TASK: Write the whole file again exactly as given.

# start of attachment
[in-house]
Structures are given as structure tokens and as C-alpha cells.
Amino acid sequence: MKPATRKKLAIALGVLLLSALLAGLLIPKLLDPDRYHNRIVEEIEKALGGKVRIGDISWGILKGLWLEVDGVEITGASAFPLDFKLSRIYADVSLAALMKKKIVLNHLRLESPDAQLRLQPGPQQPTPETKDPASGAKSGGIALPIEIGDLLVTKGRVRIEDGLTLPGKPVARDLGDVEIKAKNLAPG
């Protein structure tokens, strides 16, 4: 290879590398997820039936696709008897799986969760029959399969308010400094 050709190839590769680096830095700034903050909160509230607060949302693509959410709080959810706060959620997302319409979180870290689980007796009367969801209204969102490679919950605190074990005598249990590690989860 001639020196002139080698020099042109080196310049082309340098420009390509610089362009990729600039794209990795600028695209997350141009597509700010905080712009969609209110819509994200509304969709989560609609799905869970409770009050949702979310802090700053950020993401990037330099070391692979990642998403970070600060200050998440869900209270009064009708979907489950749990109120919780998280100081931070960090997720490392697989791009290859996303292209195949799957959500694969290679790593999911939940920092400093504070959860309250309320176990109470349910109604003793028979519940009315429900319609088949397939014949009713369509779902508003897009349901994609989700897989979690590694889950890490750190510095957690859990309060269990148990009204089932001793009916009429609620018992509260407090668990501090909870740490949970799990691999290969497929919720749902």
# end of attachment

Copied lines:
[in-house]
Structures are given as structure tokens and as C-alpha cells.
Amino acid sequence: MKPATRKKLAIALGVLLLSALLAGLLIPKLLDPDRYHNRIVEEIEKALGGKVRIGDISWGILKGLWLEVDGVEITGASAFPLDFKLSRIYADVSLAALMKKKIVLNHLRLESPDAQLRLQPGPQQPTPETKDPASGAKSGGIALPIEIGDLLVTKGRVRIEDGLTLPGKPVARDLGDVEIKAKNLAPG
């Protein structure tokens, strides 16, 4: 290879590398997820039936696709008897799986969760029959399969308010400094 050709190839590769680096830095700034903050909160509230607060949302693509959410709080959810706060959620997302319409979180870290689980007796009367969801209204969102490679919950605190074990005598249990590690989860 001639020196002139080698020099042109080196310049082309340098420009390509610089362009990729600039794209990795600028695209997350141009597509700010905080712009969609209110819509994200509304969709989560609609799905869970409770009050949702979310802090700053950020993401990037330099070391692979990642998403970070600060200050998440869900209270009064009708979907489950749990109120919780998280100081931070960090997720490392697989791009290859996303292209195949799957959500694969290679790593999911939940920092400093504070959860309250309320176990109470349910109604003793028979519940009315429900319609088949397939014949009713369509779902508003897009349901994609989700897989979690590694889950890490750190510095957690859990309060269990148990009204089932001793009916009429609620018992509260407090668990501090909870740490949970799990691999290969497929919720749902």